Alicyclobacillus acidoterrestris is a spore-forming bacterium that can survive thermal pasteurization and acidic conditions. It produces changes in the odour and flavour of fruit juices leading to economical loses. A. acidoterrestris CECT 7094 spores were inoculated in clarified and cloudy apple juices (Golden delicious var.) in the range of 5–6 log10 spores/mL and submitted to different short-wave ultraviolet light (UV-C) doses (7.2–28.7 J/mL) and ultra-high pressure homogenisation (UHPH) treatments (100–300 MPa), including their combination. A. acidoterrestris could be inactivated in clarified apple juice at a level of 4.8 log10 CFU/mL by a 300 MPa-UHPH treatment when the inlet temperature was 80 °C. UV-C treatments showed to be more efficient achieving a lethality of 5.5 log10 CFU/mL with a dose of 21.5 J/mL at 20 °C. In cloudy apple juice (2357 NTU) UV-C treatments were less efficient with a maximum lethality of 4.07 CFU/mL after a dose of 28.7 J/mL. A previous application of UHPH contributed with UV-C to obtain higher reductions of A. acidoterrestris spores at the doses of 14.3 and 21.5 J/mL compared with UV-C single treatments. On the other hand, this previous treatment also changed the properties of particles in the matrix which apparently reduced the effectiveness of UV-C at 28.7 J/mL.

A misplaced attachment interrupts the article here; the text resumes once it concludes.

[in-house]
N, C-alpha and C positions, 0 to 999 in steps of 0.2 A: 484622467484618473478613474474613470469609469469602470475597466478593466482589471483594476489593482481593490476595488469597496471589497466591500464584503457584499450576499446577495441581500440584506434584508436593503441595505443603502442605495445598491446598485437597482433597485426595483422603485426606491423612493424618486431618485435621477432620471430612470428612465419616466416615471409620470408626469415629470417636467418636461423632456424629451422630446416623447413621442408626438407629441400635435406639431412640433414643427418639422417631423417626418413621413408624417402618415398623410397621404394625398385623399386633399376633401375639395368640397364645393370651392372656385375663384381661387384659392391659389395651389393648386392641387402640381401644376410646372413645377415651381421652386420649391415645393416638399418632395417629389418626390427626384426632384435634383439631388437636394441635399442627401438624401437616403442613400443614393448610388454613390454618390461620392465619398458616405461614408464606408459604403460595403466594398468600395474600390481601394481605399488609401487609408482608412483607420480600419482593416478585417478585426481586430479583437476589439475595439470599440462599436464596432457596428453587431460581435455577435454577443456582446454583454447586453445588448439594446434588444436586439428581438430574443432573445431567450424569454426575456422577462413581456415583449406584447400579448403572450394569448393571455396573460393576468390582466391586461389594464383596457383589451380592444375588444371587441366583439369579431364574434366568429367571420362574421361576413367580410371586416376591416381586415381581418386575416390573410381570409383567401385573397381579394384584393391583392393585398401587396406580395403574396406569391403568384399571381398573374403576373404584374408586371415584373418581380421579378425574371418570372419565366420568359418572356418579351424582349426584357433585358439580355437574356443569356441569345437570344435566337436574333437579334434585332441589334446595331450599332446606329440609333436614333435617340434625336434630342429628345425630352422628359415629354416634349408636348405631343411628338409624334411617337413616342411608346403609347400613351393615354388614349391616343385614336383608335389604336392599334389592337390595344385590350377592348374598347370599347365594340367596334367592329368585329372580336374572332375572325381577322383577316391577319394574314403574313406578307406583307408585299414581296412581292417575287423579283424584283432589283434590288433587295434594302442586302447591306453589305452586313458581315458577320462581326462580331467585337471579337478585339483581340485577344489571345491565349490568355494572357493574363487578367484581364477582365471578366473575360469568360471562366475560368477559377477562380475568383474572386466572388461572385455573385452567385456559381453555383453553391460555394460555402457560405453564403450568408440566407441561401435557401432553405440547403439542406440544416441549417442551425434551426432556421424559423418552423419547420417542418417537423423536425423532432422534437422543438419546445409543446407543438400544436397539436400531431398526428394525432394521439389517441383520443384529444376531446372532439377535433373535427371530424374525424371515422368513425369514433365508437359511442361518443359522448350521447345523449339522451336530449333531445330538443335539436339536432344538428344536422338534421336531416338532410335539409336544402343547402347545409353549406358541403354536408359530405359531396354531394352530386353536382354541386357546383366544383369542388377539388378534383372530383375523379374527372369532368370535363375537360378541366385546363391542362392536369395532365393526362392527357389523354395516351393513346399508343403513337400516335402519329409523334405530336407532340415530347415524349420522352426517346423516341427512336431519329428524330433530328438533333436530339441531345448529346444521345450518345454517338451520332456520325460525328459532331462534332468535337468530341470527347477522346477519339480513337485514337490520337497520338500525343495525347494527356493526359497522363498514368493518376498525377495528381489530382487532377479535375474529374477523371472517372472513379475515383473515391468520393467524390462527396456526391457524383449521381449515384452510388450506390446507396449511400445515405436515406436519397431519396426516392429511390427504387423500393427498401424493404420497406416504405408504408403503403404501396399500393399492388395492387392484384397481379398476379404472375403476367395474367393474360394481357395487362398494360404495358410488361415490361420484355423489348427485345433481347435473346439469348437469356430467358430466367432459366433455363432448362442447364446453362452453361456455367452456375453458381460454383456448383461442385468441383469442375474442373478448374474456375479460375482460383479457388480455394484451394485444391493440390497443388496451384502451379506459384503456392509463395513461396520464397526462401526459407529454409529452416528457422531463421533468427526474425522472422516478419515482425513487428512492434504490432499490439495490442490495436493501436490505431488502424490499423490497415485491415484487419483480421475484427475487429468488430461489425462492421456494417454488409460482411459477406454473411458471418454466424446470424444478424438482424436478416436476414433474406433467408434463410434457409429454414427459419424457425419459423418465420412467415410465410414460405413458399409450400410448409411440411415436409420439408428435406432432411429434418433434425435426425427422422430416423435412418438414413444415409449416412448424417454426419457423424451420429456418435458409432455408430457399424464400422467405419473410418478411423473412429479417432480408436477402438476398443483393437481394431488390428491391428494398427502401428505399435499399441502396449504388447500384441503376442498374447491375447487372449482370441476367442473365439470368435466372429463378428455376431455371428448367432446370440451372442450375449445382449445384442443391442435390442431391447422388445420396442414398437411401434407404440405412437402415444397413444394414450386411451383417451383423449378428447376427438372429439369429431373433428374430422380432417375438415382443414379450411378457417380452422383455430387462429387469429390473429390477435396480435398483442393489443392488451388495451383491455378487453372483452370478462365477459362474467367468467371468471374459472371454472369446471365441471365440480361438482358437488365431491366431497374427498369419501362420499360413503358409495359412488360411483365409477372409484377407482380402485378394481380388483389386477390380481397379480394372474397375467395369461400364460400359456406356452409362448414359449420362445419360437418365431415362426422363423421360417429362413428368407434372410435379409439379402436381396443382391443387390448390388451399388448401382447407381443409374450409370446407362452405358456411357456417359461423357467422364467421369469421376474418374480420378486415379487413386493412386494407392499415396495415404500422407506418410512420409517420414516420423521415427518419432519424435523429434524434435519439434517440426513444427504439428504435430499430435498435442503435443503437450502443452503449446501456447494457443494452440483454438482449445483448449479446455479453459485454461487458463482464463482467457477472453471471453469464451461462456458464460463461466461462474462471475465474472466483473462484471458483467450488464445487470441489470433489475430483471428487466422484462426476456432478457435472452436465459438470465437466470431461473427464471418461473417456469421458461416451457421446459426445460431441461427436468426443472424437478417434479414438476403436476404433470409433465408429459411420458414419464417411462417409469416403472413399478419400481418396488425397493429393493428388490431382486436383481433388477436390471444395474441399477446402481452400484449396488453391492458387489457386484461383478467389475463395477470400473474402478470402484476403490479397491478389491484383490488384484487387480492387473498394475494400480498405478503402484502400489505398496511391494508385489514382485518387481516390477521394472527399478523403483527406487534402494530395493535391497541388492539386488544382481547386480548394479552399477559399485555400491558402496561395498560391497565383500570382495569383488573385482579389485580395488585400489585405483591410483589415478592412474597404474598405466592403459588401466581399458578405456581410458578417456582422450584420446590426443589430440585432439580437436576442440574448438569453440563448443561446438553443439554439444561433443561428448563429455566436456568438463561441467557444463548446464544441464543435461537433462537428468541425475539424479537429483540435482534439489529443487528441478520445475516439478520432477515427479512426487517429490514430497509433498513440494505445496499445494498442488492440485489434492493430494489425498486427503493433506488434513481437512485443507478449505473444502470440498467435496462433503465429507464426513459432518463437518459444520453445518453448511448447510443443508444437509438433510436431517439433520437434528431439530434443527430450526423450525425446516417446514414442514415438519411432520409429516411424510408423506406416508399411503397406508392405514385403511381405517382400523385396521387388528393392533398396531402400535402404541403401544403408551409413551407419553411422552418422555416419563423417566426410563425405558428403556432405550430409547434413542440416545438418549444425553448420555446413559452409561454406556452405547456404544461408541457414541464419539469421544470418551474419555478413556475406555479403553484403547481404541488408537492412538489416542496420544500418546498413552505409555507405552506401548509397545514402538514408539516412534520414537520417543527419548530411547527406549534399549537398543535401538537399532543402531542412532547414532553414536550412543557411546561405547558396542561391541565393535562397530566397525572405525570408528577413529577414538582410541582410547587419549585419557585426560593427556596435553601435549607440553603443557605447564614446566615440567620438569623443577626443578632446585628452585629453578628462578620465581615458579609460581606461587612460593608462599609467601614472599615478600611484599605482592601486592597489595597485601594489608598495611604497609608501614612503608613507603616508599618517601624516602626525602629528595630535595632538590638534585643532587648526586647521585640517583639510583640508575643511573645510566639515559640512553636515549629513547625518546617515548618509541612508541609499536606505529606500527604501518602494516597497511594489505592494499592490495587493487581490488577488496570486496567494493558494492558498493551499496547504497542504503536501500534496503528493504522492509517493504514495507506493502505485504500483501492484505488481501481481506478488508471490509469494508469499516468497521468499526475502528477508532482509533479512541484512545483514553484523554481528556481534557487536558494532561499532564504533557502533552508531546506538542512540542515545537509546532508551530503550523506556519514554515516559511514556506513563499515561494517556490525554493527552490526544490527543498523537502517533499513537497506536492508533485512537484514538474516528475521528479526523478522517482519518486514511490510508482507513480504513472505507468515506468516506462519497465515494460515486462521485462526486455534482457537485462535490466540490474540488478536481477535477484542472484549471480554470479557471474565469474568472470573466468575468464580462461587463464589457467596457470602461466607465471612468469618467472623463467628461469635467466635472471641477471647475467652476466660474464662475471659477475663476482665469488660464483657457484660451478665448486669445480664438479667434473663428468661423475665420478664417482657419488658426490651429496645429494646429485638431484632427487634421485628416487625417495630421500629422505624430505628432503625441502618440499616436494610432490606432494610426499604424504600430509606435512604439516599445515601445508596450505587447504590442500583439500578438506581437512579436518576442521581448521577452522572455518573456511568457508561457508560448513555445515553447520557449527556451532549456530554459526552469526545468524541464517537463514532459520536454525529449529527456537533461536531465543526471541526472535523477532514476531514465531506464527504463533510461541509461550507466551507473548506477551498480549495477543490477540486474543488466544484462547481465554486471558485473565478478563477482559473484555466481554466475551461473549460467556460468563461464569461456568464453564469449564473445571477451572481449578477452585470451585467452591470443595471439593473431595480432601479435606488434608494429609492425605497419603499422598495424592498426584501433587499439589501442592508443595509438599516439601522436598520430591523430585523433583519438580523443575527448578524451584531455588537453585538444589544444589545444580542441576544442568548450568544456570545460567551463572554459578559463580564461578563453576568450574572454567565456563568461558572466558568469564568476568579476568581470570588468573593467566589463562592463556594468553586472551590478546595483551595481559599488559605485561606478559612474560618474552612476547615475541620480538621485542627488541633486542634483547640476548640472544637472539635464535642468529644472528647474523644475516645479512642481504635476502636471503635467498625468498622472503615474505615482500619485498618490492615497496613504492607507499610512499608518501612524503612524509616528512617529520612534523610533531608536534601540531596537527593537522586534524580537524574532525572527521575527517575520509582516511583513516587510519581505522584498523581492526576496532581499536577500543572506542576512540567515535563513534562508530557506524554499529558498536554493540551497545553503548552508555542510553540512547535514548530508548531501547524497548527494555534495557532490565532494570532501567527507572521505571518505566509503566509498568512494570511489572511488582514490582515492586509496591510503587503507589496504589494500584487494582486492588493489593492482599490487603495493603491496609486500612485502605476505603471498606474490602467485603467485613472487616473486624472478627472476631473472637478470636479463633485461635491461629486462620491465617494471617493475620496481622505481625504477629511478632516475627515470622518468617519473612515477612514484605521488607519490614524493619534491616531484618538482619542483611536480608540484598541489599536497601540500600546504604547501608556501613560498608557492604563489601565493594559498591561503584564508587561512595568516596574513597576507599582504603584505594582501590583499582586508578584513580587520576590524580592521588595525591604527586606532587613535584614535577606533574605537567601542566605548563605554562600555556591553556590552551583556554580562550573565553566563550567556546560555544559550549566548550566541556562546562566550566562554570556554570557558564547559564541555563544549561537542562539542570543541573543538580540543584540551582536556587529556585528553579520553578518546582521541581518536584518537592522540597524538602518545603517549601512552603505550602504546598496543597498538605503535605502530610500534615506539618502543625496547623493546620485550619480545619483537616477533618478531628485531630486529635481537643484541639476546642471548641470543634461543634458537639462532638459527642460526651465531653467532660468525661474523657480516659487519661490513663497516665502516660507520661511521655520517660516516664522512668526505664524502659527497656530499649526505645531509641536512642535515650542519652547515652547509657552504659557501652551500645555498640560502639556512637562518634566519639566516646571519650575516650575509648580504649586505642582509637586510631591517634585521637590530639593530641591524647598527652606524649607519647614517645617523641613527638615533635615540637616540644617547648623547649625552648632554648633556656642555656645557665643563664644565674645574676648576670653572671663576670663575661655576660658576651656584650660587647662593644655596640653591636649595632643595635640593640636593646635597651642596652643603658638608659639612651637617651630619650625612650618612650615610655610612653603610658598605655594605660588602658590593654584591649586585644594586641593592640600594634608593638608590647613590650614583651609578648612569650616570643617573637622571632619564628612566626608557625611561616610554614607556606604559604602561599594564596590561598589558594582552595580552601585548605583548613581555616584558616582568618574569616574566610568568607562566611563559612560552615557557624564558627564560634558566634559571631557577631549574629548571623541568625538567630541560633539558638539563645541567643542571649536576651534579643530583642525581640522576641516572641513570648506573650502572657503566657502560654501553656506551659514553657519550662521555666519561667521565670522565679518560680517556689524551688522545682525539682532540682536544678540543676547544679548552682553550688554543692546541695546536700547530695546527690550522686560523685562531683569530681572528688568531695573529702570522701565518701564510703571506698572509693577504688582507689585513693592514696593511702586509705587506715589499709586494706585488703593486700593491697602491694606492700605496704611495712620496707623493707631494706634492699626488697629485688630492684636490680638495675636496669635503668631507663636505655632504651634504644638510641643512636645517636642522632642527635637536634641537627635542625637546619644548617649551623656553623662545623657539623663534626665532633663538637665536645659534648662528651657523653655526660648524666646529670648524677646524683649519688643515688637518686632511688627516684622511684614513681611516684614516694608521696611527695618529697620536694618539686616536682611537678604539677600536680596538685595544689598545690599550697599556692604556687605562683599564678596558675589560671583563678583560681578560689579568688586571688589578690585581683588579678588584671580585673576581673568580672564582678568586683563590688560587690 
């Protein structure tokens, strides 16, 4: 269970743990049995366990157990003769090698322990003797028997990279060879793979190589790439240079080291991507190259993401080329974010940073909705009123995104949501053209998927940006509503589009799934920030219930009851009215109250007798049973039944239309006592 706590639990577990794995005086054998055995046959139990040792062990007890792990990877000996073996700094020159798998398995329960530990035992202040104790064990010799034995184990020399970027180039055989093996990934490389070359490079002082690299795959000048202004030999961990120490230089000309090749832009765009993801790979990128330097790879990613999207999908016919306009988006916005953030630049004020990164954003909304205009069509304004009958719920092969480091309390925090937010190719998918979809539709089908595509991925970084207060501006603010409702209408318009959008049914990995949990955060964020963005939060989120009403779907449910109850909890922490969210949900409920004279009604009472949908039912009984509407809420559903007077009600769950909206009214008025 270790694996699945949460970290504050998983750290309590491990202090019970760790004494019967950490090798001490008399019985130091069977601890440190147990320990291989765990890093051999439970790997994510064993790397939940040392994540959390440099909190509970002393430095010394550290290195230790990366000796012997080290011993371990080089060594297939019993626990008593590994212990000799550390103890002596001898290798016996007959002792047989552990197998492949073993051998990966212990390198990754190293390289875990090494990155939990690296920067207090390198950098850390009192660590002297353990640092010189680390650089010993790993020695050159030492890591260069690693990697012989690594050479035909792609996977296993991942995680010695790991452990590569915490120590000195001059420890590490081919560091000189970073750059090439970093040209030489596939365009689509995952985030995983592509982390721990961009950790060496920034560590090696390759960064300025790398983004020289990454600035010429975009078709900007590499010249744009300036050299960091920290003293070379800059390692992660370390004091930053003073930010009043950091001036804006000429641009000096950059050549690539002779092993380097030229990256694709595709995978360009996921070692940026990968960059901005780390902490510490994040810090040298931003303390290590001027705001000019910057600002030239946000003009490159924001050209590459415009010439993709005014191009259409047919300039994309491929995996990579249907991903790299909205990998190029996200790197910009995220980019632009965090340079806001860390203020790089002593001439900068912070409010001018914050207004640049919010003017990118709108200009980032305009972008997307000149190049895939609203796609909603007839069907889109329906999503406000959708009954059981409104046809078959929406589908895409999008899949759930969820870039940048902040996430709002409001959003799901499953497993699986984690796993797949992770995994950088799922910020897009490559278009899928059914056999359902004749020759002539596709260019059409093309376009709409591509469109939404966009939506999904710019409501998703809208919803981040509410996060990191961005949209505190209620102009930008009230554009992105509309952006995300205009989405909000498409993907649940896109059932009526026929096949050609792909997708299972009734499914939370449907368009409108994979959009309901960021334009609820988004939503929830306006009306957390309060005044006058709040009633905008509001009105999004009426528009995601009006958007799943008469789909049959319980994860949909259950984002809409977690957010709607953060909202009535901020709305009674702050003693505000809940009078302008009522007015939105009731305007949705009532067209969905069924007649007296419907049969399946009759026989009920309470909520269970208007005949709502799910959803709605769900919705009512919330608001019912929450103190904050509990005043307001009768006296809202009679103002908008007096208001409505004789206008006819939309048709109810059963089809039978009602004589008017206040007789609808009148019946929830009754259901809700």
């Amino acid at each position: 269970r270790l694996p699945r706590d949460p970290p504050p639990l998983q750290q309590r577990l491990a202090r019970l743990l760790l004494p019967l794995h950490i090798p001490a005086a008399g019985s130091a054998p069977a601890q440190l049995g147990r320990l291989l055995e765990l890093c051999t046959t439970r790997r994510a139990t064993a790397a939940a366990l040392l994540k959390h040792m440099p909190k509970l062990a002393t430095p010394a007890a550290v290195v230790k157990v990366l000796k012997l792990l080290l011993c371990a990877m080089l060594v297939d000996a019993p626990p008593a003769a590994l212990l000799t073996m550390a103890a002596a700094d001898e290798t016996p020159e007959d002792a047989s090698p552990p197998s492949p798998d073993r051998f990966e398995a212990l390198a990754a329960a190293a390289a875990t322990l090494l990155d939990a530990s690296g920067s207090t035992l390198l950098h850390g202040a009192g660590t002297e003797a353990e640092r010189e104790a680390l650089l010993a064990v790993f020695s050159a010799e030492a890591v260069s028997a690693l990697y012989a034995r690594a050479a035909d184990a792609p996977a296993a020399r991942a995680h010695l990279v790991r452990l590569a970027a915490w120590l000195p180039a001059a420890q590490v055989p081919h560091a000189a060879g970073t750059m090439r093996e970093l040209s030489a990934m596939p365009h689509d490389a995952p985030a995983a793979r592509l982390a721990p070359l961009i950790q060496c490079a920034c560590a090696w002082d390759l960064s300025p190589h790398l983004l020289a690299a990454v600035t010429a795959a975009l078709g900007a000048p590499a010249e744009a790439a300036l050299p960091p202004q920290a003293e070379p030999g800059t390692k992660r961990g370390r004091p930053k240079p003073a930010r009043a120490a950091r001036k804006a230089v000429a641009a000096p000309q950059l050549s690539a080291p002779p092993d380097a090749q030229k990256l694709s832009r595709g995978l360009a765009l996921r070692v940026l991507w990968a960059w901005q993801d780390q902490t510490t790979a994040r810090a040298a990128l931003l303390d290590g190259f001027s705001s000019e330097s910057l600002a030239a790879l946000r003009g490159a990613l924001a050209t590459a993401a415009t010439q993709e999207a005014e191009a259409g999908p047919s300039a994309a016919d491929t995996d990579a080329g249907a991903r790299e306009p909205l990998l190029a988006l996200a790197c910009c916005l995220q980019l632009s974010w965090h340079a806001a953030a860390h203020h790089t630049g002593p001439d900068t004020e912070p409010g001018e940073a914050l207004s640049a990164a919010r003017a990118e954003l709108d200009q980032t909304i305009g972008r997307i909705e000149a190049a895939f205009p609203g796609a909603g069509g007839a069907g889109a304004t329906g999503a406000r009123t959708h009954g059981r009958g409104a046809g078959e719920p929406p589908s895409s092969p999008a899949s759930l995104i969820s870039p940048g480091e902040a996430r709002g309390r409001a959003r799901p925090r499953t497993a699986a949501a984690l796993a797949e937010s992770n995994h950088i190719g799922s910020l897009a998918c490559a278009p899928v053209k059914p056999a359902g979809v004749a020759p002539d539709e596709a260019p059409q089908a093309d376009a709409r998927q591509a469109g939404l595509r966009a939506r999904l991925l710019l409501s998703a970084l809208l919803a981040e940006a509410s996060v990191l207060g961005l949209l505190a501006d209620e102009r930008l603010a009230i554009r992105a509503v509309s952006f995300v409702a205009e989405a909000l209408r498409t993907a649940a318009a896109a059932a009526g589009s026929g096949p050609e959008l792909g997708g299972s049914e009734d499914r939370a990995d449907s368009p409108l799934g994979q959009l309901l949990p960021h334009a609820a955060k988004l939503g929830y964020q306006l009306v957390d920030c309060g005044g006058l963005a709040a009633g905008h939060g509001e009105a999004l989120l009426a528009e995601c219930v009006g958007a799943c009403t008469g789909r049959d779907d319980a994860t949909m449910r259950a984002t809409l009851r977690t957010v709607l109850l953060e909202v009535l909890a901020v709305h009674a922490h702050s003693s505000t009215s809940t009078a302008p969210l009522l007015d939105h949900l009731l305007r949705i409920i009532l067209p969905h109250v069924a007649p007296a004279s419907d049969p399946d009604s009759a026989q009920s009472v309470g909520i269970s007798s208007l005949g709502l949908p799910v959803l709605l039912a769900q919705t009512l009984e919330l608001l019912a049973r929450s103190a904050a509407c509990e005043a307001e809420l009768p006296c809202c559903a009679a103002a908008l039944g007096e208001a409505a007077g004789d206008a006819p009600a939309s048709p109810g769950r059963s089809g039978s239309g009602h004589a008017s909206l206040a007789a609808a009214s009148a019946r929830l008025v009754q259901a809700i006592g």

- Alicyclobacillus acidoterrestris
- Apple juice